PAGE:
All around Josh, eyes drooped, bodies sagged, and voices began to wane. Josh spun around, turning his back to the rest of The Acapocalypse, his hand spewing a whirl of chalk as he scrawled Xs and Os on the chalkboard at the front of the classroom, outlining where each of them would stand. He defied fatigue and restlessness. Boredom was a foreign concept. After all, the group was embroiled in its final rehearsal before competition.
It’s third hour of its final rehearsal before competition.
Josh felt a hand on his shoulder. He turned around to find Amanda there. “Maybe we oughta skip ahead,” she said, soft and low. “I think we’re losing people.” Josh looked out at the room again, and, indeed, everyone looked tired. Even Katie. Katie, who always paid attention. Katie who had arranged and choreographed the final song of their competition set. Katie, who he was depending on to explain the story of how she came to that song as a way to help them leave rehearsal energized and ready for their biggest stage.
Josh nodded. “OK, we’re going to leave that one alone,” he said to the group. “And we’re going to wrap up. Katie, you have the floor.”
To her credit, once Josh had cued her Katie sprang to her feet, looked like a new woman. “So Josh asked for me to talk with you all about our last song.”
After the explanation, the entire group stood again in formation. Josh counted off, then entered into his vocal cymbal routine. The group started soft before allowing its sound swell, bolstering Russ’s bass sound.
“Music shouldn’t be about singing a song you’ve heard before—about reciting lyrics,” Katie had said. “It should be about telling a story—remembering the emotion—remembering that, for someone listening, its probably the first time they’ve ever heard the story.”
Amanda keyed in.“Tommy used to work on the docks. Union’s been on strike, he’s down on his luck. It’s tough.”
“And when you’re telling that story, it’s because you’re feeling it at that moment. You’re not thinking about blend or tuning. You’re not thinking about anything. You’re feeling.”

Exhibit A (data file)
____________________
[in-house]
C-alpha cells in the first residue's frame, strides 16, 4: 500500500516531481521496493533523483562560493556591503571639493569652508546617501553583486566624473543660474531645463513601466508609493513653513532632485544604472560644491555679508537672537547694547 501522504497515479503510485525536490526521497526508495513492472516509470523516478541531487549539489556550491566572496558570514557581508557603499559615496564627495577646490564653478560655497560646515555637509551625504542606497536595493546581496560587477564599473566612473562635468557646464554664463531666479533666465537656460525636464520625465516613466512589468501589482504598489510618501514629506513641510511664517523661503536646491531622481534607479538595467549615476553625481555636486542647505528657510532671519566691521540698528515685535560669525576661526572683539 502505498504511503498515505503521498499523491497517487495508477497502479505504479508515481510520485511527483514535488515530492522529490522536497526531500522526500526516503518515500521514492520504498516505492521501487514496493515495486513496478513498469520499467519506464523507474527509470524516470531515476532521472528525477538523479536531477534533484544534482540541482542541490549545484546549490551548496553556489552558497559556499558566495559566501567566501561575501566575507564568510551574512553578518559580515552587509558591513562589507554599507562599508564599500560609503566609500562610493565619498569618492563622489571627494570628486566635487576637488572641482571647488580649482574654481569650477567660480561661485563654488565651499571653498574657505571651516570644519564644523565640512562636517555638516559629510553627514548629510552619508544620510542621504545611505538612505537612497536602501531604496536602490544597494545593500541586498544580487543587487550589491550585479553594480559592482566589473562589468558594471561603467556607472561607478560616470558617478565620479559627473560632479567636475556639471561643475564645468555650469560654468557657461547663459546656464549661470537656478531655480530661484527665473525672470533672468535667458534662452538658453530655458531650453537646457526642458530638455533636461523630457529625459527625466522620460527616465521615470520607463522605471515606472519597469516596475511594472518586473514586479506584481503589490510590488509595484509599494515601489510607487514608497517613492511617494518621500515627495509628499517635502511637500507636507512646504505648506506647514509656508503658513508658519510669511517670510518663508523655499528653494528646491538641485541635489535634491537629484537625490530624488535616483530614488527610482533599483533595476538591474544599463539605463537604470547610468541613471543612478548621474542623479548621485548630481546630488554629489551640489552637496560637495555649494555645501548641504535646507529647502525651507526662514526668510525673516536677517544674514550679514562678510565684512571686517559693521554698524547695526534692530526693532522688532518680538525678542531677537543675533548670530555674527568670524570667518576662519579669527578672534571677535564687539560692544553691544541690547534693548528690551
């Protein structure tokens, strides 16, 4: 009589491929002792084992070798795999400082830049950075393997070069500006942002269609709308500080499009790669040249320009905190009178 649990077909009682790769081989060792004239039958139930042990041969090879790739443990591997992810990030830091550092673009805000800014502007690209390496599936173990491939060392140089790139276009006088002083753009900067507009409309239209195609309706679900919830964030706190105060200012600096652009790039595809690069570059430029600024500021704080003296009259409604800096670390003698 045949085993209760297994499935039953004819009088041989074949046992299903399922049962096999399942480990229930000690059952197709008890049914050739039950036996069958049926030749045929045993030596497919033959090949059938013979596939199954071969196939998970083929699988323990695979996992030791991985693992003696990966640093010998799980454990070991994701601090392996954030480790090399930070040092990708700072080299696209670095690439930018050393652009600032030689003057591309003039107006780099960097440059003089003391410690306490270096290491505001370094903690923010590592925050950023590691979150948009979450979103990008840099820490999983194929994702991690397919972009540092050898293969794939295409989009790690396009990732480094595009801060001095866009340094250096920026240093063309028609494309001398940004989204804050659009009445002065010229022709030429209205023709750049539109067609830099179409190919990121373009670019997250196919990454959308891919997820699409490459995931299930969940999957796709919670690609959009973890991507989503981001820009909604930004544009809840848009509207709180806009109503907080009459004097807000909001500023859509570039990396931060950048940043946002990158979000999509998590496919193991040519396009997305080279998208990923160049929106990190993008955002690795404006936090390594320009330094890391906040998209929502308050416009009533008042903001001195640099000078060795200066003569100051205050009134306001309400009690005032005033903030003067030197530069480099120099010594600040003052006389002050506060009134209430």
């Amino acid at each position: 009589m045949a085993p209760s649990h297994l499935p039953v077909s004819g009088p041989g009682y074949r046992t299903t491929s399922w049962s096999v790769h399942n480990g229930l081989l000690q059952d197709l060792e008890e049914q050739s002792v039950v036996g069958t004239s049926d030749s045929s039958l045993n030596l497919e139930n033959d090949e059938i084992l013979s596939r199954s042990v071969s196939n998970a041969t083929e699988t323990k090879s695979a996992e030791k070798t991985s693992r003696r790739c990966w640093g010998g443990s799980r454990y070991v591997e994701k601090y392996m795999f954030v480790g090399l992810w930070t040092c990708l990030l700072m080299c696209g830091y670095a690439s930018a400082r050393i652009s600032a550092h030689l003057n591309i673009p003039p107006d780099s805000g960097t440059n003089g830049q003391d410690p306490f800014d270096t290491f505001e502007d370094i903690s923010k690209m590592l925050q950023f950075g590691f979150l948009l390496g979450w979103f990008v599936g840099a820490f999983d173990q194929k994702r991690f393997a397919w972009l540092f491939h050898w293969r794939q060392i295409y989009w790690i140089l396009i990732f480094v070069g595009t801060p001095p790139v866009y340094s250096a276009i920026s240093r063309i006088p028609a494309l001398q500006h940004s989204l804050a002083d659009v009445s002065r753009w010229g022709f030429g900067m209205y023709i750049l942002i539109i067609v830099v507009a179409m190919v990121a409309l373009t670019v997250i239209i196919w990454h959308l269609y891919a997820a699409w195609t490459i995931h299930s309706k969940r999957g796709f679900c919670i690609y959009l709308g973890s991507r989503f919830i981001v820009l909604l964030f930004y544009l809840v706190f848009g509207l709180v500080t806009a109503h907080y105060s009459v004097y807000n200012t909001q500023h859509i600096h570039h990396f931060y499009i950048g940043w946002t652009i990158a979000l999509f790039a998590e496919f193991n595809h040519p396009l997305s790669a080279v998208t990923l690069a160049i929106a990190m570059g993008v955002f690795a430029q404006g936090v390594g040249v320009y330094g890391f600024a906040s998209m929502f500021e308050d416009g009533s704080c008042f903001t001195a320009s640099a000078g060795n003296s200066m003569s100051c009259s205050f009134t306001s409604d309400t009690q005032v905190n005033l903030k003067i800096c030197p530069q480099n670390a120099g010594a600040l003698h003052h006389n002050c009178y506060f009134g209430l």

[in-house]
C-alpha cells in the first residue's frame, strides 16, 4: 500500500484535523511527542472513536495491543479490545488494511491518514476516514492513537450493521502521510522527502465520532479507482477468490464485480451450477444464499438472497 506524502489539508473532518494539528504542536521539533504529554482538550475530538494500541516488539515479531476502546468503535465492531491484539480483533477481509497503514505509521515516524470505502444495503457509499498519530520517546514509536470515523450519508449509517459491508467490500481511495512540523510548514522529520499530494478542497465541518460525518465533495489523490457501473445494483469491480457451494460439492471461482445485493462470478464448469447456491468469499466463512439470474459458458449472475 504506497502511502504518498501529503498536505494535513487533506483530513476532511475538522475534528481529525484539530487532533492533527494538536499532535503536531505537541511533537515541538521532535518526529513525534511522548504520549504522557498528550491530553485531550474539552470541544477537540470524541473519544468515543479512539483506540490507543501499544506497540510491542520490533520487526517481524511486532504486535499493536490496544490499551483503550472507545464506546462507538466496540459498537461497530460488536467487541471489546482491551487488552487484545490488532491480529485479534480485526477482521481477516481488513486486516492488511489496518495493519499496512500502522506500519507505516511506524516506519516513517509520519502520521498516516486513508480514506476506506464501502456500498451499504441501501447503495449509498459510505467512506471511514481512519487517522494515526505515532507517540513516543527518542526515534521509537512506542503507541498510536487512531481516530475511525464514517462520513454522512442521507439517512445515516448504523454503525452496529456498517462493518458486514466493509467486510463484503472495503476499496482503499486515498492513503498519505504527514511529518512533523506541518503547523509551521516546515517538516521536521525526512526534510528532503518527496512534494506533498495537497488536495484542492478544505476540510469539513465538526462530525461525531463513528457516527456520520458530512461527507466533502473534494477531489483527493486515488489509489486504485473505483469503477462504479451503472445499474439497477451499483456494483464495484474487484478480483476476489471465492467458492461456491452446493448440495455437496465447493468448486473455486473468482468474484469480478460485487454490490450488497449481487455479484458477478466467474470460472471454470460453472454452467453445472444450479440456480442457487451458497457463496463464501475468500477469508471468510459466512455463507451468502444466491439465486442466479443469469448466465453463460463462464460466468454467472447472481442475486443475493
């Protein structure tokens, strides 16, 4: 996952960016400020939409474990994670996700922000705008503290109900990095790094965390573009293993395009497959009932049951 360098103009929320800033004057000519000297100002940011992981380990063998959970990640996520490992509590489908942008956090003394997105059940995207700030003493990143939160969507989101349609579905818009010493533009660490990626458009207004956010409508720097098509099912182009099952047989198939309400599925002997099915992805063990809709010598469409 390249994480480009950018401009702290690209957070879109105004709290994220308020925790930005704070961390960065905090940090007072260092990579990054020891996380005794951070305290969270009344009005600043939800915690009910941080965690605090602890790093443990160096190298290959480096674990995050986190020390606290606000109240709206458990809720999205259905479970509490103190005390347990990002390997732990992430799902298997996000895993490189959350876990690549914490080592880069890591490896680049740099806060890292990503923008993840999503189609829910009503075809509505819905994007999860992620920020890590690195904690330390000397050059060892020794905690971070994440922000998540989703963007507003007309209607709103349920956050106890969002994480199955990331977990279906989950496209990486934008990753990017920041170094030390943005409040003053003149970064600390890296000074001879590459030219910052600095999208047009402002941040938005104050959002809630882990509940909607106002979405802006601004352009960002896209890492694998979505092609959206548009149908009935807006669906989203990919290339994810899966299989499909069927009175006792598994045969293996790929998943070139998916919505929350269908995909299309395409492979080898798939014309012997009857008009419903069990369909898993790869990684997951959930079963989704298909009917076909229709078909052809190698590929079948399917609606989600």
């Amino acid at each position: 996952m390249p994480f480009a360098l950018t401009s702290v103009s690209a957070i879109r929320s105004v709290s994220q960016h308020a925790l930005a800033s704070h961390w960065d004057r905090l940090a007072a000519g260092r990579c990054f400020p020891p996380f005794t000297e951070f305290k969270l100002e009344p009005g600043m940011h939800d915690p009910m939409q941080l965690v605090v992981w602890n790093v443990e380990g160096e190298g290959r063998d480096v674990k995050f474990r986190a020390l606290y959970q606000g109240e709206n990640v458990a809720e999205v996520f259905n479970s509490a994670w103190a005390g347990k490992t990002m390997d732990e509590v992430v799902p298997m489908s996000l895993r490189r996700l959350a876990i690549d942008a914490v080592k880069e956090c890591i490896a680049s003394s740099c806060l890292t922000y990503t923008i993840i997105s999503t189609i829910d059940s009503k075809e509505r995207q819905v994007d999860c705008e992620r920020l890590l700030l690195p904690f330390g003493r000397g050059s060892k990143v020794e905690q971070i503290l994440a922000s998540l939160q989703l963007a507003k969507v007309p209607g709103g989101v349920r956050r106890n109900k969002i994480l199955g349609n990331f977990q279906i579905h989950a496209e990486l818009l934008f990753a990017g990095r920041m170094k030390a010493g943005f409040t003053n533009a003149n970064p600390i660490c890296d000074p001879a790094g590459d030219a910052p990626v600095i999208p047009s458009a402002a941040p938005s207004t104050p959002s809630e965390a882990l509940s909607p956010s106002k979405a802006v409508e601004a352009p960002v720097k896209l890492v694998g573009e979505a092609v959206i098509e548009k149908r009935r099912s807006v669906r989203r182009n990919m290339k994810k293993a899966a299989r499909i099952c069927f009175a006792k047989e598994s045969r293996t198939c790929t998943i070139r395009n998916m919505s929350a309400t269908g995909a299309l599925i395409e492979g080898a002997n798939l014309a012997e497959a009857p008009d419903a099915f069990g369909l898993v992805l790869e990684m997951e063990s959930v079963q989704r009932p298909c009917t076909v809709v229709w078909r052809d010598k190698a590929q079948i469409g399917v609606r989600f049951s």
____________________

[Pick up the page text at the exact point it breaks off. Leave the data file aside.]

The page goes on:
That part had worried Josh when Katie first told it to him, but he warmed to it. The members of The Acapocalypse were all good singers, but most of them remained unpolished, they certainly hadn’t mastered the art of harmonizing with one another. And if they wouldn’t be able to do that better than the rest of the groups, maybe they could make up ground by feeling the music. In kind, the crescendo built to the first chorus, on which Evangeline and Katie joined Amanda on the solo.
“And that’s when you start to realize that each individual voice, every divergent understanding of a story, every different perspective is beautiful. And the way they come together—that’s how you shape a whole.”
Josh let rip on a very brief drum solo, paving the way to the second verse.
“And that’s like any person. Think about how you act, or how people see you in different lights—how different of a person you are in the eyes of your mom, compared to your best friend, compared to your ex, compared to your professor. When all of those different types come together, you start to figure out who you really are.”
The group stepped, pivoted, danced. It was all choreographed to the extent that they were all supposed to move, to get from one point to another, But everyone danced his her own dance. They created a cacophony of sound, the image of any party or any city street full of individuals, unconsciously achieving some form of a communal meaning.
And then they all stopped in perfect unison, and all turned to face the chalkboard the way they would turn to face the crowd. For one moment, they returned to a cappella convention, singing as one, one last time, “living on a prayer.”
Josh smiled. They were ready.